In “The Predatory Wasp Of The Palisades Is Out To Get Us!Sufjan Stevens gives us what “is tempting to describe… as a story of male-male agape—just touching on the erotic, with mentions of falling asleep in the backseat of a car—between Stevens and his best friend, but Stevens also lets you see right through it as a love story between himself and Jesus, God born human, a man stung and mocked and wrestled with” (Daddino, Seattle Weekly). 

This may ignore the most straightforward interpretation of the song: “male-male agape” plus eros/philia.  “He runs washing his face in his hands.  Oh how I meant to tease him.
Oh how I meant no harm.  Touching his back with my hand I kiss him.  I see the wasp on the length of my arm.”  And “We were in love!” repeats the chorus jubilantly.  This love was a means of experiencing God’s glory: “Halelu!”  But this love really didn’t work out: “My friend is gone, he ran away….  Though we have sparred, wrestled and raged. I can tell you I love him each day….”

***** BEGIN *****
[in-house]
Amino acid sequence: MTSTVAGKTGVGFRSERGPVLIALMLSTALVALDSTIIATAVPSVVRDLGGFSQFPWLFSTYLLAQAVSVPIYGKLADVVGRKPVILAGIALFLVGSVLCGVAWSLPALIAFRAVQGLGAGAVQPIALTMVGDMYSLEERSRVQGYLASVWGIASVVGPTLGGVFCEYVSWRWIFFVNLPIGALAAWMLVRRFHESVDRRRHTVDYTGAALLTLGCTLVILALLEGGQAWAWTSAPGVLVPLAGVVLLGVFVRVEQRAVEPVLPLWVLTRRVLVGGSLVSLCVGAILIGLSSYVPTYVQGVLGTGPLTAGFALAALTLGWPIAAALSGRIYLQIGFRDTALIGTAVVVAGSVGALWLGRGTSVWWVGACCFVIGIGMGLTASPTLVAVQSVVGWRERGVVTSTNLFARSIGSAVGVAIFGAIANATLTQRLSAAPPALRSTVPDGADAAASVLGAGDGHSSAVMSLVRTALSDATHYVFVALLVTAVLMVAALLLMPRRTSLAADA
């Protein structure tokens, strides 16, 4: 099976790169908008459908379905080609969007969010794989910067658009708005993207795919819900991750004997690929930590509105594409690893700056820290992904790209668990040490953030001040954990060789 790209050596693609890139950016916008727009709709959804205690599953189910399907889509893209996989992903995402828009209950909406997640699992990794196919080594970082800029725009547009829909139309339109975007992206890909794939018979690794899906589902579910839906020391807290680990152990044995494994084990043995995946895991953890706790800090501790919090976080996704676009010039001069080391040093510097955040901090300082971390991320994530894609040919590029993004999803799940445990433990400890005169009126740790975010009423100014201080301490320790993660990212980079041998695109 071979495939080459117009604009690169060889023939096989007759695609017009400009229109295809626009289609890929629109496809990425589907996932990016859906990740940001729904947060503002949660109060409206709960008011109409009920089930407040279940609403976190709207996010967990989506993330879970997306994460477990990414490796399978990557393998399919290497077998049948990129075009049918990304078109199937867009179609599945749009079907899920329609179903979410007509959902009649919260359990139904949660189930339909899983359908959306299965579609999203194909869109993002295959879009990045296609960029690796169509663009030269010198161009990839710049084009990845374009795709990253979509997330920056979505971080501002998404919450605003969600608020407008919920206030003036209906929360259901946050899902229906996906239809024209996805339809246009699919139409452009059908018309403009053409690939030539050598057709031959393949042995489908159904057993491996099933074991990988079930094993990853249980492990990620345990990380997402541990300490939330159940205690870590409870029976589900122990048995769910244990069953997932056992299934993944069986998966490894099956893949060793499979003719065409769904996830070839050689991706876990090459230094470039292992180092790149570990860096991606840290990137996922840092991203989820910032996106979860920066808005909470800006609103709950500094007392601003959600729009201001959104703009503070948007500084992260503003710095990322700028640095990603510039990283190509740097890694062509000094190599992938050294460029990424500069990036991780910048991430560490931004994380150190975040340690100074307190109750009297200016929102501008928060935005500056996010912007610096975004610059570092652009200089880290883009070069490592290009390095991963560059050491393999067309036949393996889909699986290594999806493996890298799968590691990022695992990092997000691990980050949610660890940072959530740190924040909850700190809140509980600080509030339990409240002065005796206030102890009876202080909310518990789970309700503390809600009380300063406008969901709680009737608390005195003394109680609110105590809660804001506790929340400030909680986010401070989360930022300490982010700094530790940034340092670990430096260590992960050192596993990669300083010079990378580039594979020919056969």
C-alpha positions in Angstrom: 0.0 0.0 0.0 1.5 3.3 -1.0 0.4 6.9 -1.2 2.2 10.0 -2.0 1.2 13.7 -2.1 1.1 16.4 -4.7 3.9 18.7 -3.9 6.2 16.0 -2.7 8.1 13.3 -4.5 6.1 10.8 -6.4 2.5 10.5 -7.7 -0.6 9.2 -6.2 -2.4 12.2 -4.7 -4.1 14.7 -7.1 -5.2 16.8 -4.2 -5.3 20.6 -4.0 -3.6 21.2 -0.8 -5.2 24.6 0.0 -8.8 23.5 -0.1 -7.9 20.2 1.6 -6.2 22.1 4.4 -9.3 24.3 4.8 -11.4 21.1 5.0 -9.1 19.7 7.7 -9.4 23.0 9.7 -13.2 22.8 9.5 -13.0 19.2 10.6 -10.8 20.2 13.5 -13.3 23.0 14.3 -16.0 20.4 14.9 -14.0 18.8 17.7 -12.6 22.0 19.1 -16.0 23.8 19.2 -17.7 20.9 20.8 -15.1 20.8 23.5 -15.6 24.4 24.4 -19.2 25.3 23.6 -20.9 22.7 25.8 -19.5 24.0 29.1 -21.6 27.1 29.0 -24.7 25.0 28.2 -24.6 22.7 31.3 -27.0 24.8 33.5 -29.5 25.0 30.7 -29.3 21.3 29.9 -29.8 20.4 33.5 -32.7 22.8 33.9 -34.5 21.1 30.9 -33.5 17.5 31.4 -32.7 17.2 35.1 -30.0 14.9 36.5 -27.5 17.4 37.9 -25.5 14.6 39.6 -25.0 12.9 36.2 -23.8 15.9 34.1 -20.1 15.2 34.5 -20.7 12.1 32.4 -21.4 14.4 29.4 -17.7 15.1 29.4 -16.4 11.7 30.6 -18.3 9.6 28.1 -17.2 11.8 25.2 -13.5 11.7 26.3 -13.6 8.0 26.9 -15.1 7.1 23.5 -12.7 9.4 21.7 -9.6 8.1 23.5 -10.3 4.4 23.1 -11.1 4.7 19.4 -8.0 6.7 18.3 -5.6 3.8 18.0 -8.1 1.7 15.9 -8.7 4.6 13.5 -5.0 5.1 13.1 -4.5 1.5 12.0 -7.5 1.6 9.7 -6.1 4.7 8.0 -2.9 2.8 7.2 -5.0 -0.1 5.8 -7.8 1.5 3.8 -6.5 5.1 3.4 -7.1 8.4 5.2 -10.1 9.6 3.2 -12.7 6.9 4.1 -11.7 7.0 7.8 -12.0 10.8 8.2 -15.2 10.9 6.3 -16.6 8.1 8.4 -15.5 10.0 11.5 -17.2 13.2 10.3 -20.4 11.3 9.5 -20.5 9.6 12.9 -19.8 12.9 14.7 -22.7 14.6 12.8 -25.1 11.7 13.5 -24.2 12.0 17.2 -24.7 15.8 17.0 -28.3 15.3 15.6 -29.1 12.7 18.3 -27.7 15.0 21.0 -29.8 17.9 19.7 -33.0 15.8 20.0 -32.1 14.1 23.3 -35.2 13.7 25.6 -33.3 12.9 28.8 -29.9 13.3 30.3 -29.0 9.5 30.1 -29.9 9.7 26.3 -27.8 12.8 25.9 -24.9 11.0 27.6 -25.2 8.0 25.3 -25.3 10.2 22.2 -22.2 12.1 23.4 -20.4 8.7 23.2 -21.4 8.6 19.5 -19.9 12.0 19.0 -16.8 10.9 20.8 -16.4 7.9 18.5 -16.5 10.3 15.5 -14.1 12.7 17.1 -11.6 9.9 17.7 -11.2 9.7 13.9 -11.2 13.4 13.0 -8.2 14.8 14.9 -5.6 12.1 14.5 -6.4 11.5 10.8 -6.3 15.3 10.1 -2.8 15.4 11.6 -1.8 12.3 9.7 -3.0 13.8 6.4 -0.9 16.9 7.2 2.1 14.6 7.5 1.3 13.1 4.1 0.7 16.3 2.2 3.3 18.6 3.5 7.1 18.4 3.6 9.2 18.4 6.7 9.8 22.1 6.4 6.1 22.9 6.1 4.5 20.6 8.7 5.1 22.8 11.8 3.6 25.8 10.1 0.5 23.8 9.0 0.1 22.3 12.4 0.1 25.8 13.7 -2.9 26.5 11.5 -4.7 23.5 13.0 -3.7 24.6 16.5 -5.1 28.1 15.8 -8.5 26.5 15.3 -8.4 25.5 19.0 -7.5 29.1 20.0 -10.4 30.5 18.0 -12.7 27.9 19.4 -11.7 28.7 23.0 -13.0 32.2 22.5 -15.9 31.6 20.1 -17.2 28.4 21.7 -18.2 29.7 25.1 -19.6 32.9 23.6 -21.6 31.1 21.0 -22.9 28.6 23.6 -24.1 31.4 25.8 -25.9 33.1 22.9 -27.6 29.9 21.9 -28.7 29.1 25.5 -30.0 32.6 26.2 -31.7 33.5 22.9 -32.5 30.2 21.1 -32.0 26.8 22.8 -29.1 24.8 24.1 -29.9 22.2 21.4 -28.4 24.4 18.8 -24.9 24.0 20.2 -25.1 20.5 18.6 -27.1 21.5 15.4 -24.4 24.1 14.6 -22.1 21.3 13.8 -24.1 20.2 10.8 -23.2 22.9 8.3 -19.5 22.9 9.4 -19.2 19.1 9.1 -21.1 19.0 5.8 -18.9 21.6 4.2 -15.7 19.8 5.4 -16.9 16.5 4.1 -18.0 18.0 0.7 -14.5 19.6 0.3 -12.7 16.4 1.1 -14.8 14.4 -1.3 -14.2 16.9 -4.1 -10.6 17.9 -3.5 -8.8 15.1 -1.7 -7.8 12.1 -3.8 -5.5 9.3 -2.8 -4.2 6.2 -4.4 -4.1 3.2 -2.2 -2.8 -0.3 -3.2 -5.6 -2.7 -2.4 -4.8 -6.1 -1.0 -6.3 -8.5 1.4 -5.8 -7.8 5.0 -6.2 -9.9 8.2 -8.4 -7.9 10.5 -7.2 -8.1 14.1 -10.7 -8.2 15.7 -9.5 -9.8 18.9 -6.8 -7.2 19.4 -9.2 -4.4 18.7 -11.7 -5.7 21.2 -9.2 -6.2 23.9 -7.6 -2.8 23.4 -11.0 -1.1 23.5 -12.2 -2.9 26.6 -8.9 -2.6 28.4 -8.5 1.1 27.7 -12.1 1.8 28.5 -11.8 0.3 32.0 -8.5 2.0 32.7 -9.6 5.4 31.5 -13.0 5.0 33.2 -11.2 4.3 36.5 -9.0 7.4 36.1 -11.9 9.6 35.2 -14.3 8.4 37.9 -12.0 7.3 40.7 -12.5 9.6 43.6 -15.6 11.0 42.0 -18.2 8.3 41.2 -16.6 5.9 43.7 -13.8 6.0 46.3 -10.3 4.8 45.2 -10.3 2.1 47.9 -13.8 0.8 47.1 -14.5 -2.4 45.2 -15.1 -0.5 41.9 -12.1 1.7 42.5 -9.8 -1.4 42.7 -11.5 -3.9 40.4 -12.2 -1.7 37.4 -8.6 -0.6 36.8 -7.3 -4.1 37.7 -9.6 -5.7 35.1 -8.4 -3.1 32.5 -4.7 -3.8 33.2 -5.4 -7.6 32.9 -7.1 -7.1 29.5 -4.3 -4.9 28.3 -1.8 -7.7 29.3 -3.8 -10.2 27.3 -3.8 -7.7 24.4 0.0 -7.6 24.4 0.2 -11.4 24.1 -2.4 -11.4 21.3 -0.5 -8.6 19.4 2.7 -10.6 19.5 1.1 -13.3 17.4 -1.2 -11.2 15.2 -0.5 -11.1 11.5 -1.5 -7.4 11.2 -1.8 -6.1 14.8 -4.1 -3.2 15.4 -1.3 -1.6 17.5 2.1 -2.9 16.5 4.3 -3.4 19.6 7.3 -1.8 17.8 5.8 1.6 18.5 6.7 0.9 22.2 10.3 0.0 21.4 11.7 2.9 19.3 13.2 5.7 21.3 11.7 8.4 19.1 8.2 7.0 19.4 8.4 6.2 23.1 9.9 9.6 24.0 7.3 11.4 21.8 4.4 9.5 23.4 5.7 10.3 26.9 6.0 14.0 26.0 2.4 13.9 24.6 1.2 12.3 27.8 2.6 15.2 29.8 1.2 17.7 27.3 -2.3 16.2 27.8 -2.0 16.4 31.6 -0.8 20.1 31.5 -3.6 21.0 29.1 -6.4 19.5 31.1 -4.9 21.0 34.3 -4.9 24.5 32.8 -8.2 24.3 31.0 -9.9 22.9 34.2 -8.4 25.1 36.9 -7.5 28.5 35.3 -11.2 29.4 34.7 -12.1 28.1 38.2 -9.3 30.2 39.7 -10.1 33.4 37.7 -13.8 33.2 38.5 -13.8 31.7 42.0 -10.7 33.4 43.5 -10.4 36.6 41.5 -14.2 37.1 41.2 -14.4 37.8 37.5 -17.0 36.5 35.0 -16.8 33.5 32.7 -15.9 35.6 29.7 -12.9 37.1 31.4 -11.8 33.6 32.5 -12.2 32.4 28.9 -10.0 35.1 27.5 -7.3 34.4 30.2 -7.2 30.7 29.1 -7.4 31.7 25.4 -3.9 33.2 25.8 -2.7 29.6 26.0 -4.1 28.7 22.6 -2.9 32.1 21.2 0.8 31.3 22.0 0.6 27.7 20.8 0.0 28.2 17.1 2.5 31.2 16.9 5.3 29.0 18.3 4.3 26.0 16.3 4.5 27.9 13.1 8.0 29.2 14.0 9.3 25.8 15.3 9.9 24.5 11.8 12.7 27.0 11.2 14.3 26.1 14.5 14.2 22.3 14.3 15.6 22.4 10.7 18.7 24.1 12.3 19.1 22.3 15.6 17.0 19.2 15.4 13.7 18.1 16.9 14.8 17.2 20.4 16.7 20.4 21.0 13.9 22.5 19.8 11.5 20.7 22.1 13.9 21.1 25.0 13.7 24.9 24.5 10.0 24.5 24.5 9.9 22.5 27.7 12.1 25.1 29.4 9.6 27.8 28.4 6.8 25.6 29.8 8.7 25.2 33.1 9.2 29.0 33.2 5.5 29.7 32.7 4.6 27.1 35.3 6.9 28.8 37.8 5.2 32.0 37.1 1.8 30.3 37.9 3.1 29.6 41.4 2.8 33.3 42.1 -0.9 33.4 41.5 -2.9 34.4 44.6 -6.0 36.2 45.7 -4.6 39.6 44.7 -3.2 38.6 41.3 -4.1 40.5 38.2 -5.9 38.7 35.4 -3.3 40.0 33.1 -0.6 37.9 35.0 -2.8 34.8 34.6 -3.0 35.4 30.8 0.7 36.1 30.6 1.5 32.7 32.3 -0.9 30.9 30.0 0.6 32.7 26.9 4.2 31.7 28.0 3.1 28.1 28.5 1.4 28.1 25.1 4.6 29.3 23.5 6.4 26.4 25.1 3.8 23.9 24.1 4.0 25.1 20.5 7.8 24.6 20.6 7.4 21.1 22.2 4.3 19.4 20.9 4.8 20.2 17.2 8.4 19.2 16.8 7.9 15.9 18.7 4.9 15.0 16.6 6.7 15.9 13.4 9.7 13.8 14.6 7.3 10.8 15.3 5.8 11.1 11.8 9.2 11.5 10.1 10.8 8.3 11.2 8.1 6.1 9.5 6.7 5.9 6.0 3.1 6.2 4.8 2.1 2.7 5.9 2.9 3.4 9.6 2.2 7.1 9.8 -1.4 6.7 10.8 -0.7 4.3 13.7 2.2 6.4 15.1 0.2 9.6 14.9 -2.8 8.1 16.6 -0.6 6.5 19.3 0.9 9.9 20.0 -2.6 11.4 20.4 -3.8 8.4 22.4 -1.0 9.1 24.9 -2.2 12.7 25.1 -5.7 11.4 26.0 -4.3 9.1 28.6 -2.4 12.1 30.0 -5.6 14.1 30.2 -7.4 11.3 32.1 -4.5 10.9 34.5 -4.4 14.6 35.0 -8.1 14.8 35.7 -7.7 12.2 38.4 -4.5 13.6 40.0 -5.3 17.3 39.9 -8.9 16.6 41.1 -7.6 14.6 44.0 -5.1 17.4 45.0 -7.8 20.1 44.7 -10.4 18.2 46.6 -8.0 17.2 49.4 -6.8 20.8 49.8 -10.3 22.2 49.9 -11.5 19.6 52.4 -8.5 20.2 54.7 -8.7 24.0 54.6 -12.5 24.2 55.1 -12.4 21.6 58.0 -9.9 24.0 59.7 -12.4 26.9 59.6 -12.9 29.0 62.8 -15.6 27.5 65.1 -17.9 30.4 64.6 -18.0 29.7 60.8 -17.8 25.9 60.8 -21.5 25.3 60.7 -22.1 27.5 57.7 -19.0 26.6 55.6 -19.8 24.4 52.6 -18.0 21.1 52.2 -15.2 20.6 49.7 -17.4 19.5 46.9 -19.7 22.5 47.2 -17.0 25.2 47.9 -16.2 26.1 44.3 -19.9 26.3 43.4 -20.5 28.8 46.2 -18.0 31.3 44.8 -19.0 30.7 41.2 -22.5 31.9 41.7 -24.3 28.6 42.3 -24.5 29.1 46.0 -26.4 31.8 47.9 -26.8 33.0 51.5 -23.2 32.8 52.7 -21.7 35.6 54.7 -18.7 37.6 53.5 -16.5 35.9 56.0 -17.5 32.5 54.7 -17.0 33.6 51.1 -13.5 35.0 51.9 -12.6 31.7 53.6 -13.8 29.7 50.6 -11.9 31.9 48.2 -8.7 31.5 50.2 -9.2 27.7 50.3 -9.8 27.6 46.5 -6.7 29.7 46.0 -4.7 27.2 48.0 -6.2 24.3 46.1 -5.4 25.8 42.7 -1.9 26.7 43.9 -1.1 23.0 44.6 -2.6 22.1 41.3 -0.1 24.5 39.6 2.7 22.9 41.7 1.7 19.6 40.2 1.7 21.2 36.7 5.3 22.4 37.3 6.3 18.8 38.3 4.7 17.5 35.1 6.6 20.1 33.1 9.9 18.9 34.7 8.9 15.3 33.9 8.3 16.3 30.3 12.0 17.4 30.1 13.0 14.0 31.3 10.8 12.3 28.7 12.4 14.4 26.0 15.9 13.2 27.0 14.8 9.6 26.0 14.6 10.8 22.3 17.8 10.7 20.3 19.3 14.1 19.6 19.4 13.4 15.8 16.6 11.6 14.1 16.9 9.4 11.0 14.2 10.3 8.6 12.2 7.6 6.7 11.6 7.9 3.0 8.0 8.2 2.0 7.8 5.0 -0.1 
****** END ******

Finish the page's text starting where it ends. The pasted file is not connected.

All of this has led many people to ask, “Is Sufjan Stevens gay?”  To this I would respond: a) you’re missing the point of the song, and b) our culture assumes that the world is divided into a gay/not-gay dichotomy.  Kinsey showed this to be a blatant falsehood, although his numbers were probably skewed due to his sampling methods.  Regardless, Sufjan has recounted in concerts that he was well before puberty when the incident occurred.  This isn’t proof that he’s “gay.”  This is proof that a lot of people experience a lot of things that our culture would use to say, “Hey, you’re gay!”  What if the truth isn’t that simple?

Hey! That wasn’t a spy movie….

I did not know what to expect with “The Talented Mr. Ripley.”  All I wanted as another spy movie.  Instead, I got “The Mysterious Yearning Secretive Sad Lonely Troubled Confused Loving Musical Gifted Intelligent Beautiful Tender Sensitive Haunted Passionate Talented Mr. Ripley” (full U.S. title). 

(plot spoiler imminent)

A man who is very insecure about his identity succeeds in assuming the identity of his new best friend, whom he admires, loathes, resents, sexualizes (w/o having sex w/), and kills in the process (2nd degree murder). 

What is fascinating about this depiction is the clarity with which we see Tom Ripley seek his own identity in Dickie Greenleaf.  For him, to love is to become.  When that fails, he must kill in order to become the object of his obession.  He has no self, or very little stable sense of one.